More than seven years after the second phase of the Mithi River works began, the Brihanmumbai Municipal Corporation (BMC) is yet to complete works worth over Rs 700 crore, almost half of the civic body’s total DPR cost (Rs 1,240 crore) for work on Mithi and its bridges.
Of the 17.84 km of the river length, 11.84 km is under BMC’s jurisdiction and 6 km is under MMRDA’s. The second phase involves deepening and widening work, construction of retaining wall and remodeling of existing bridges.
“The deepening and widening works worth Rs 80 crore remain in the MMRDA portion while works of Rs 760 crore are left in the BMC’s portion,” stated the latest status report of the Mithi River Development and Protection Authority (MRDPA), an agency formulated by the state after the 2005 deluge. This, even as the revised deadline for project completion is May 2015, which civic officials now say would be extended.
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From the first week of April, BMC will undertake the annual pre-monsoon de-silting and cleaning of the entire stretch.
“We have spent almost Rs 531.7 crore for the river works and the bridges department has spent nearly Rs 39.64 crore. Of the remaining amount, although work is yet to begin, the storm water drains (SWD) department has issued tenders worth Rs 350 crore; only tenders worth Rs 50 crore are left,” said L S Vhatkar, chief engineer, SWD department.
Even after eight years, the BMC has completed only 45 per cent of the construction of the retaining wall, with around 11 km of the river yet to be secured by the wall. The retaining wall will enable channelling of the river, prevent encroachments and dumping of debris.
“Of the 11 km, 2 km fall on airport land, where we cannot construct. We have issued tenders for construction in the remaining 9-km stretch,” said Vhatkar. According to the SWD department, of approximately 22 km of retaining wall, 10.3 km-long wall has been constructed. In the past year, the civic body constructed only 1.04 km of the wall.
According to MRDPA, 95 per cent of the widening and deepening work of Mithi River has been completed, which leaves the civic body with work along only 800 metres of the river.
The BMC blames difficulty in removal of encroachments as the main reason for the delay. So far, of the 6,577 encroachments along the BMC stretch of the river, it has removed only 4,922.
“The collector has to take a call on the eligibility of the slum-dwellers for rehabilitation before we can demolish the structures, which takes time. With an extension of the cut-off deadline for rehabilitation to January 1, 2000, more people will be now be eligible,” said SVR Srinivas, additional municipal commissioner (eastern suburbs). “It also takes time to get environment clearances. The deadline will have to be extended, but I cannot comment on the extension.”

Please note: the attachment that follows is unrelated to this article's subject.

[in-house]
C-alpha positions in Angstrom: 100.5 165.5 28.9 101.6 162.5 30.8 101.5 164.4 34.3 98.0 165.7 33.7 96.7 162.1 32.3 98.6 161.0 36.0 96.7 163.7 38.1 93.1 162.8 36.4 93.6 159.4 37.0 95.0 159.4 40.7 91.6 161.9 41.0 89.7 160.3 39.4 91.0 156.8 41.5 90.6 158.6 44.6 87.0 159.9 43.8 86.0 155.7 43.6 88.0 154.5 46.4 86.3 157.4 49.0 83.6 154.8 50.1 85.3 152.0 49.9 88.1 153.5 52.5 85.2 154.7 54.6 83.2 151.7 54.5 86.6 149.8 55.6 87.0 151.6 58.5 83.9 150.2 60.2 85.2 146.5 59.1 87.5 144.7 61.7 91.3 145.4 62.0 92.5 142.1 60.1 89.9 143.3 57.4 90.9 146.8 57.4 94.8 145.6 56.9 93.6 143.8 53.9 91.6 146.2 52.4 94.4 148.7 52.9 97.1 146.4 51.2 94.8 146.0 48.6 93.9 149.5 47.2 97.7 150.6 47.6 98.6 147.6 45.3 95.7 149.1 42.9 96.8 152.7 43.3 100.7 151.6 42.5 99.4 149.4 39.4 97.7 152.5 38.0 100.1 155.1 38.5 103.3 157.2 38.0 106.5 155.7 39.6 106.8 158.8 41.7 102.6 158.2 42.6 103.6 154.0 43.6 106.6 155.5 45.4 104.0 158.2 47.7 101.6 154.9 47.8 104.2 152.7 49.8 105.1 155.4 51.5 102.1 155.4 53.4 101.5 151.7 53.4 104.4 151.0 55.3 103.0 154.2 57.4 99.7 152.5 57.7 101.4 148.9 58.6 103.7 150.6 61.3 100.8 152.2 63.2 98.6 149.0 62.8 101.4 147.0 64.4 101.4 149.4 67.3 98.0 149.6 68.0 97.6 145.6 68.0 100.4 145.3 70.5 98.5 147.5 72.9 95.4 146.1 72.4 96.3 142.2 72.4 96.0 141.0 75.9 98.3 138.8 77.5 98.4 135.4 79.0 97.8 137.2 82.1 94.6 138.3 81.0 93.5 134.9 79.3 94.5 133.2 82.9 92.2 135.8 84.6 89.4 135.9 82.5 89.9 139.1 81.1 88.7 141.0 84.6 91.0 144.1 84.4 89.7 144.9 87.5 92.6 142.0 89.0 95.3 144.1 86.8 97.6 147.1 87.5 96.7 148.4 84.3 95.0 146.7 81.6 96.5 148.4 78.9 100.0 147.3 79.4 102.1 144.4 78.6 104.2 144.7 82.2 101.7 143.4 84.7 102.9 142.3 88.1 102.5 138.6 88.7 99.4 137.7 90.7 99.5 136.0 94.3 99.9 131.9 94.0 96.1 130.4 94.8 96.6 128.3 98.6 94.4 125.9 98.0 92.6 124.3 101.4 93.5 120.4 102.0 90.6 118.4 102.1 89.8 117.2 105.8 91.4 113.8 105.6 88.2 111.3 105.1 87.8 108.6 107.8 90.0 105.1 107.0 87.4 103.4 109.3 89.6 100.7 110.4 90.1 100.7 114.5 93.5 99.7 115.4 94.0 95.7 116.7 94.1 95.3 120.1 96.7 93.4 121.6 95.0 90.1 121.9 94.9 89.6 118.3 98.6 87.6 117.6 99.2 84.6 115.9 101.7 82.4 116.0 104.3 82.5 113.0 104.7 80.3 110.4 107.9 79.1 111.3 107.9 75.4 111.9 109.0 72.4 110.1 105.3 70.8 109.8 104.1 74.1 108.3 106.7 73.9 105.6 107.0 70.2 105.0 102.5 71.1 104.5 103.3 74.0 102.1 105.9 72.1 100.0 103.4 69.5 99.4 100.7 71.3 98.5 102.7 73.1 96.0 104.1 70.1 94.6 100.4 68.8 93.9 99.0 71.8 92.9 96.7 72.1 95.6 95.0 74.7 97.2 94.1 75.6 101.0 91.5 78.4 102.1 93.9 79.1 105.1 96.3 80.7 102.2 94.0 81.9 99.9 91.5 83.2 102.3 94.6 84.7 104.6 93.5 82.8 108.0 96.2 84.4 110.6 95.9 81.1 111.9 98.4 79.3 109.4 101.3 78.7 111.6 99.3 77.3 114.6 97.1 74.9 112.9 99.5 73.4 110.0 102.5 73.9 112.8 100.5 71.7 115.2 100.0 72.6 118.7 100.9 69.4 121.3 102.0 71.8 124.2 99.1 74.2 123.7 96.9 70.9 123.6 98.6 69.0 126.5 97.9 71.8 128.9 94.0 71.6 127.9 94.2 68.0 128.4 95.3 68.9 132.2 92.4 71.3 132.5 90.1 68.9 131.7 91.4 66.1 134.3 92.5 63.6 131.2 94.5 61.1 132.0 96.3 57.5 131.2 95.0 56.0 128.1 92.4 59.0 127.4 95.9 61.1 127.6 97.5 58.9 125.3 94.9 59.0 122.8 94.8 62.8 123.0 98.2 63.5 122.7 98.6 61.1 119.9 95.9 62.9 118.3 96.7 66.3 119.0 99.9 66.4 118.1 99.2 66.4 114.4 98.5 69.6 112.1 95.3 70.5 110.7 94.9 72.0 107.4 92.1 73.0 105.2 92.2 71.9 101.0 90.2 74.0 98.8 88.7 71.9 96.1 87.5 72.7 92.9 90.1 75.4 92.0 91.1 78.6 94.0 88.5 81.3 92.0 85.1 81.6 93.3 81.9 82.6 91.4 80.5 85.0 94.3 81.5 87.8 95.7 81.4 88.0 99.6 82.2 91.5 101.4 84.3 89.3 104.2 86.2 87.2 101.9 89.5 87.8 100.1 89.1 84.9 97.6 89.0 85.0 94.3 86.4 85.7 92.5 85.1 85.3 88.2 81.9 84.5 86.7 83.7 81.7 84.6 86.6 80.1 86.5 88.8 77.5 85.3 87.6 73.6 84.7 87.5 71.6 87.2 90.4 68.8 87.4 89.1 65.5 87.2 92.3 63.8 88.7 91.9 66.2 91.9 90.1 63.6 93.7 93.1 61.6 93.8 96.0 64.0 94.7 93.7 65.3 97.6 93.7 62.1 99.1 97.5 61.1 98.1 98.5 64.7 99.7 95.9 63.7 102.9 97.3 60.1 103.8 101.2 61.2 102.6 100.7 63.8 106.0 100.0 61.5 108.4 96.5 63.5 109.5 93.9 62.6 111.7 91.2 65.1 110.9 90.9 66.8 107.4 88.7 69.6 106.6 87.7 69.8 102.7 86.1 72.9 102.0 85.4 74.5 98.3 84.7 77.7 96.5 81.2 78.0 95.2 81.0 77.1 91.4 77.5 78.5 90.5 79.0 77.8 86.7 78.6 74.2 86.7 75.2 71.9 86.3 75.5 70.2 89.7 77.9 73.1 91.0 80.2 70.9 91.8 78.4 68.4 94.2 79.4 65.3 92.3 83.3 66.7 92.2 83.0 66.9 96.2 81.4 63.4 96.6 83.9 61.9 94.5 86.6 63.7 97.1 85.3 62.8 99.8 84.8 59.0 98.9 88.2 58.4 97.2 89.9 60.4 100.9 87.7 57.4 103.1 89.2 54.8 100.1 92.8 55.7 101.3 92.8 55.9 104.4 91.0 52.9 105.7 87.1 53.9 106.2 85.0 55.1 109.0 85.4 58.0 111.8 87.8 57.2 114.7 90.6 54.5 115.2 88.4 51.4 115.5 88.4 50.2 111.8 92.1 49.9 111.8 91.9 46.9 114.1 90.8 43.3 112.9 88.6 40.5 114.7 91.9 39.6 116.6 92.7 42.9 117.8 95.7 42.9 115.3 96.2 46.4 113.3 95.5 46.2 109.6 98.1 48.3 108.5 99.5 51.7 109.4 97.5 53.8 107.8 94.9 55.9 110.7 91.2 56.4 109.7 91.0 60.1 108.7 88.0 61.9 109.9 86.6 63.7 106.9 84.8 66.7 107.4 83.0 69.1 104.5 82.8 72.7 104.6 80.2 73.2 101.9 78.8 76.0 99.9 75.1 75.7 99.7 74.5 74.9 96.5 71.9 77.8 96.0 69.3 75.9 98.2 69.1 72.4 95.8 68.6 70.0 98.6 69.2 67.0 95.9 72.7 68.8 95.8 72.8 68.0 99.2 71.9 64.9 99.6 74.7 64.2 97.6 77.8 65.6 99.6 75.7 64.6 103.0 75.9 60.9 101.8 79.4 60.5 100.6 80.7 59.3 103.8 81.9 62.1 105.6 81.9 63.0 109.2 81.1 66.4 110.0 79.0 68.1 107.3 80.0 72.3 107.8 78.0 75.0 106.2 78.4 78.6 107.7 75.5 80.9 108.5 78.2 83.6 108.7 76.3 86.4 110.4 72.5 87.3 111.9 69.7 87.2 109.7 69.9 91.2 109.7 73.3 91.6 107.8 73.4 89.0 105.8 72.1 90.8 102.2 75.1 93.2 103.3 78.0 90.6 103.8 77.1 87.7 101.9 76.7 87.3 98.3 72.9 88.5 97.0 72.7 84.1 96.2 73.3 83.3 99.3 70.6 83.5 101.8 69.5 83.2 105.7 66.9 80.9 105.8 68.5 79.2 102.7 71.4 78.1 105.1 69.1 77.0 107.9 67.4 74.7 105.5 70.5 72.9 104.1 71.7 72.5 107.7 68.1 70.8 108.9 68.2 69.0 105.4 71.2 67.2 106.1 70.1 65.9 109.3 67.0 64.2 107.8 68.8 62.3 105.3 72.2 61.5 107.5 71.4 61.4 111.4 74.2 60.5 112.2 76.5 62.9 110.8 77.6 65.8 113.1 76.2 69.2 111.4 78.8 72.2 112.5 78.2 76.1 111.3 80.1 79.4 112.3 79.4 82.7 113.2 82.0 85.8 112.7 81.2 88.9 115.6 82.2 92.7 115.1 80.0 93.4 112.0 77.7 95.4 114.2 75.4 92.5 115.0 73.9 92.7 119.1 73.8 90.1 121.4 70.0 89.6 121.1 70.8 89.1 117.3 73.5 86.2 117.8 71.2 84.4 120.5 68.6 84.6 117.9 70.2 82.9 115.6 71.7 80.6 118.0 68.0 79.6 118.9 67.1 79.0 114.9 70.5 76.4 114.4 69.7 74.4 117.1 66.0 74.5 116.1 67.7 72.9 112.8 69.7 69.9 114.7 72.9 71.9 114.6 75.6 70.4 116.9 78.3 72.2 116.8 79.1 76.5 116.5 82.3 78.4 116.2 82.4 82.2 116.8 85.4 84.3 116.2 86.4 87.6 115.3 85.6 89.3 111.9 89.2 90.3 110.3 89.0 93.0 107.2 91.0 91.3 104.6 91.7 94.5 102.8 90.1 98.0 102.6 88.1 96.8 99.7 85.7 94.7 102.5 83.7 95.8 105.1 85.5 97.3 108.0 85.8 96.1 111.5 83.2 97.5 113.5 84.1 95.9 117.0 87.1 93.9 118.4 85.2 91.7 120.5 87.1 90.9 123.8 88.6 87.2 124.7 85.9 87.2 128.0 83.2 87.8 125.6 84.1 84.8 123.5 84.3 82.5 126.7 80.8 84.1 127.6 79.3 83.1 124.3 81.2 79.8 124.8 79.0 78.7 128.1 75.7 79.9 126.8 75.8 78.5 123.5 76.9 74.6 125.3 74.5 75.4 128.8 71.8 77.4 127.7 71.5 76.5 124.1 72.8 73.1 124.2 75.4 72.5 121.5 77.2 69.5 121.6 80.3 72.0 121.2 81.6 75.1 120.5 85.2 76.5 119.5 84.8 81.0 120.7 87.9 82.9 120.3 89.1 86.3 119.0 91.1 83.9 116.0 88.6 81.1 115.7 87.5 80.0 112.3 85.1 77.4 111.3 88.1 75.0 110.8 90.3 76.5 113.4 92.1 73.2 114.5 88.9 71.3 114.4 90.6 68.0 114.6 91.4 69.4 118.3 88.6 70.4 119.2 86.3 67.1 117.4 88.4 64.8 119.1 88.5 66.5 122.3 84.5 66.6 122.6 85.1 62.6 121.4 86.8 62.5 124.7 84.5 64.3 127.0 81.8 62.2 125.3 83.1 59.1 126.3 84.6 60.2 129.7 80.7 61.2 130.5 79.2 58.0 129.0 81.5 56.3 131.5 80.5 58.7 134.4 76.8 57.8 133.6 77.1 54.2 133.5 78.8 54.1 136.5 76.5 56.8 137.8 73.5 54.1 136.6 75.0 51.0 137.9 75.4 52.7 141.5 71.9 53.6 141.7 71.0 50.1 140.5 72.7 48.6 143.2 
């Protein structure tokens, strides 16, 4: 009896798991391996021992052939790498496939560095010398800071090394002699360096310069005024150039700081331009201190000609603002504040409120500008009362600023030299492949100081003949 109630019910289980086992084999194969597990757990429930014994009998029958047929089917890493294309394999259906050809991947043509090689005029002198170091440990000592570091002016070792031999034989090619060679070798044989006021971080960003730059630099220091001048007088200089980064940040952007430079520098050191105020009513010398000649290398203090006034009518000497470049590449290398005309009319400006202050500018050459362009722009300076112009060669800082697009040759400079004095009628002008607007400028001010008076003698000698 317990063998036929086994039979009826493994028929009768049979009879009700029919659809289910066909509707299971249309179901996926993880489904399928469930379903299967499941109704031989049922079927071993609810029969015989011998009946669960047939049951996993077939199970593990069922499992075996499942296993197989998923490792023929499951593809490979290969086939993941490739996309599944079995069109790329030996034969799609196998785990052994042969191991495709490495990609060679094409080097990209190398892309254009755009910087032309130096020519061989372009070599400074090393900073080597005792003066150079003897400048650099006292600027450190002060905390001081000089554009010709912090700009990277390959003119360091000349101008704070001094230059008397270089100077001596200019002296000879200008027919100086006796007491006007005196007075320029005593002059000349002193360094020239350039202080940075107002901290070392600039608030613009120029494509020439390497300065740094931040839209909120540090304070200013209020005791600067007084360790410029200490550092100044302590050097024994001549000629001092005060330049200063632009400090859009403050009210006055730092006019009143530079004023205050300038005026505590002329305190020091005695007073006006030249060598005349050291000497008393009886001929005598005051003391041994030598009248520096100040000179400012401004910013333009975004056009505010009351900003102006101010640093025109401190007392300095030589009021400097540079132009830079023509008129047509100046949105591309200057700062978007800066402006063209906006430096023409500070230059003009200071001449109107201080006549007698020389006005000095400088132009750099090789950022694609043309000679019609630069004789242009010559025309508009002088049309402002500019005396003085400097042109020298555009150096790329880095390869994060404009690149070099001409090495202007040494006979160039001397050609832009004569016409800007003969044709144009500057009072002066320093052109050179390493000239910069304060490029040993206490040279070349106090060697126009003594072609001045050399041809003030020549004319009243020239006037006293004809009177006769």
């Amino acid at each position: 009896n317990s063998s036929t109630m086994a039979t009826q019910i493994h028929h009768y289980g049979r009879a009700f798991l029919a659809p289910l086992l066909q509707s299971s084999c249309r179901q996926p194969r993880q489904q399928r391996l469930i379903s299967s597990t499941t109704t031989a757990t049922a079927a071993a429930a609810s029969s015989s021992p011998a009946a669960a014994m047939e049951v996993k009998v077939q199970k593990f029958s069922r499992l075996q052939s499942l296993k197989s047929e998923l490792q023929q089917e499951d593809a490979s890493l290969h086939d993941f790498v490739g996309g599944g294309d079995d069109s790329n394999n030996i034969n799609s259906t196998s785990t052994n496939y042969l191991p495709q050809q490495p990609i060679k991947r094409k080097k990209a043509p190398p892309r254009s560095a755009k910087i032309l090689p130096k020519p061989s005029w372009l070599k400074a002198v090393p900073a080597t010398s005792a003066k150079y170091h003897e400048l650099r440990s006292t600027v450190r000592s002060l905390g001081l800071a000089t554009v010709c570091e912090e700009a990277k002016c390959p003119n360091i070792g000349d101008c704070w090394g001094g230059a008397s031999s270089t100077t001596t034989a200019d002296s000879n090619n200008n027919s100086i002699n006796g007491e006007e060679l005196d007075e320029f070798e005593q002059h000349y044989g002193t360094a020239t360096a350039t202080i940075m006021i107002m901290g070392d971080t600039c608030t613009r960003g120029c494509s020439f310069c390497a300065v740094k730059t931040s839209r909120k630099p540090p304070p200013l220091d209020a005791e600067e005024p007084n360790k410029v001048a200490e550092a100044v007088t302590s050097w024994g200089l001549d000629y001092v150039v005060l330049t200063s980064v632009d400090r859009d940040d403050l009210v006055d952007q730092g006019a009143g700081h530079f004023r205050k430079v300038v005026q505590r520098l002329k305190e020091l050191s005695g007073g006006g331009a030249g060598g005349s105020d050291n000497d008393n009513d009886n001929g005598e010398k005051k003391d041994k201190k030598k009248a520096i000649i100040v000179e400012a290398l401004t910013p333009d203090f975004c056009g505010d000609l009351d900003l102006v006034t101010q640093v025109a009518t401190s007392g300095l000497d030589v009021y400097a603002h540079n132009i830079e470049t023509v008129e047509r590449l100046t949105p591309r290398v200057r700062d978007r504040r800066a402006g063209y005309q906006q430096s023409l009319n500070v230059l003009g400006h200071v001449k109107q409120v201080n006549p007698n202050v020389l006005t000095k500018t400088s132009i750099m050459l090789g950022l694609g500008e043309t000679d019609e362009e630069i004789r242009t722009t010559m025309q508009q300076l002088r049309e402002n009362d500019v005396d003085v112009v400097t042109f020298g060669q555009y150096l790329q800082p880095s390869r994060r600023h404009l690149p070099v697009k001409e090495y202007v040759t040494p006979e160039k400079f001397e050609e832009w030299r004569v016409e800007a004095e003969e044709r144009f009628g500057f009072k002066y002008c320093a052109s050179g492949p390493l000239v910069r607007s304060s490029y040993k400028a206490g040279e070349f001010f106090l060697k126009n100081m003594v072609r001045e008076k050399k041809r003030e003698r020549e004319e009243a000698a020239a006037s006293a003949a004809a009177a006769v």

The Mithi river project is also stuck in litigation. Severe pollution and alleged extreme measures adopted by agencies to deepen the river had led environmental NGOs Jal Biradari and Vanashakti to file several public interest petitions in the National Green Tribunal (NGT).
In the latest March hearing, the NGT directed the MPCB to issue a show-cause notice to BMC for not yet installing 37 sewage treatment plants along the river.
As a result of NGT orders, Indian Institute of Technology Bombay and National Environmental Engineering Research Institute (NEERI) will undertake an Impact Assessment of the activities carried out by MMRDA and BMC in the past eight years.
“State of the river and its ecology has not been the priority of the agencies. Over the years, unregulated construction and encroachment narrowed the river and now the retaining wall tries to direct its flow. The cement wall hinders natural environmental activity of the river with its surrounding ecosystem, which is essential for the health of the river. But these agencies do not care about that,” said Janak Daftari, trustee of NGO Jal Biradari.
“The agencies did not seek proper environmental clearance for blasting the river bed or rock-cutting in an attempt to deepen it. Over the years, silt will fill up the hole created due to blasting, rendering the exercise futile and end up wasting public money,” said Daftari.
However, the MRDPA report mentions some benefits of the work undertaken so far. “The deepening and widening works have resulted in doubling the carrying capacity of the river and tripling its discharging capacity. The resultant slope in the river bed flushes water during low tide, decreasing pollution and increasing the dissolved oxygen levels in the river,” it stated.
To further improve the water quality, Danish firm Copenhagen Cleantech Cluster is currently collaborating with MRDPA to identify and implement sustainable solutions. “We have not yet taken a call on whether we will adopt the Danish technology or not,” said a senior official from MRDPA.